Even at my advanced age, I can still never quite predict what’s going to agitate me. But here’s something that has me rather worked up. In a reflection on Ender’s Game — a story about which I have no opinions — Laura Miller relates this anecdote:

There’s a short story by Tom Godwin, famous in science fiction circles, called “The Cold Equations.” It’s about the pilot of a spaceship carrying medicine to a remote planet. The ship has just enough fuel to arrive at that particular destination, where its cargo will save six lives. En route, the pilot discovers a stowaway, an adolescent girl, and knowing that her additional weight will make completing the trip impossible, the agonized man informs her that she will have to go out the airlock. There is no alternative solution. 

 This story was described to me by a science fiction writer long before I read it, and since it contains lines like “she was of Earth and had not realized that the laws of the space frontier must, of necessity, be as hard and relentless as the environment that gave them birth,” I can’t honestly call it a must. The writer was complaining about some of his colleagues and their notions of their genre’s strengths and weaknesses. “They always point to that story as an example of how science fiction forces people to ask themselves the sort of hard questions that mainstream fiction glosses over,” he said. “That’s what that story is supposed to be about, who would you save, tough moral choices.” He paused, and sighed. “But at a certain point I realized that’s not really what that story is about. It’s really about concocting a scenario where you get a free pass to toss a girl out an airlock.”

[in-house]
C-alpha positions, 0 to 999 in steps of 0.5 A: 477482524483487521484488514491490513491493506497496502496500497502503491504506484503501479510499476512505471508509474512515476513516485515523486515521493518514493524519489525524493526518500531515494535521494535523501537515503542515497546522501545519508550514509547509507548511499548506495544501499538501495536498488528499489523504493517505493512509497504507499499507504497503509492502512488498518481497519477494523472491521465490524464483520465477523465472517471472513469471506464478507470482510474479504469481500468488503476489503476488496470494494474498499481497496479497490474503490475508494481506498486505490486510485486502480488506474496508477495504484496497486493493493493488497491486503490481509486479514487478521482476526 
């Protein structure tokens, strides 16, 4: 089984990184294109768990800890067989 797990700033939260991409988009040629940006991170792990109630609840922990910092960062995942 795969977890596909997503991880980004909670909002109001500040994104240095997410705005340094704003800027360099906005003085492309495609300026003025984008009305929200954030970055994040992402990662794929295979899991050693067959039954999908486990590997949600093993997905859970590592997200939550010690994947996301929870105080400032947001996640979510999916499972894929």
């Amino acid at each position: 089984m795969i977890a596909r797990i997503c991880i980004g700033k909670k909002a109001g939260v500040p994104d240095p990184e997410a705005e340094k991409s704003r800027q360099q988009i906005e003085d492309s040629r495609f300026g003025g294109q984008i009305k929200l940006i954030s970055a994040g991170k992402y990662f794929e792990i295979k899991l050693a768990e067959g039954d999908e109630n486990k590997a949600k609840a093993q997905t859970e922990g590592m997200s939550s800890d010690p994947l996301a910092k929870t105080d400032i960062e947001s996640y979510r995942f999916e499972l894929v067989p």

If you’d like, take a few moments now and read “The Cold Equations” for yourself. If you’ve done so, then tell me: what in the story constitutes evidence for the claim that Tom Godwin’s story is fundamentally “about concocting a scenario where you get a free pass to toss a girl out an airlock”? Is is the ending, maybe?

… the empty ship still lived for a little while with the presence of the girl who had not known about the forces that killed with neither hatred nor malice. It seemed, almost, that she still sat, small and bewildered and frightened, on the metal box beside him, her words echoing hauntingly clear in the void she had left behind her:

I didn’t do anything to die for… I didn’t do anything…

Does that sound like delight in the death of a child to you?

How casually Miller’s friend attributed to someone he did not know, and with no discernible evidence, sick and twisted fantasies of murdering female children. And how casually Miller relates it and, apparently, endorses it not only as a true description of Tom Godwin but also of (male?) science-fiction fandom in general:

The heart of any work of fiction, and especially of popular fiction, is a knot of dreams and desires that don’t always make sense or add up, which is what my friend meant when he said that “The Cold Equations” is really about the desire to toss a girl out an airlock (with the added bonus of getting to feel sorry for yourself afterward). That inconvenient girl, with her claim to the pilot’s compassion, can be jettisoned as satisfyingly as the messy, mundane emotions the story’s fans would like to see purged from science fiction.

Miller and her friend just look down from their moral heights on Tom Godwin and people who have been moved by his story, and dispense their eviscerating judgments with carefree assurance. I can’t even imagine what it’s like to live at that altitude. I hope I don’t ever find out.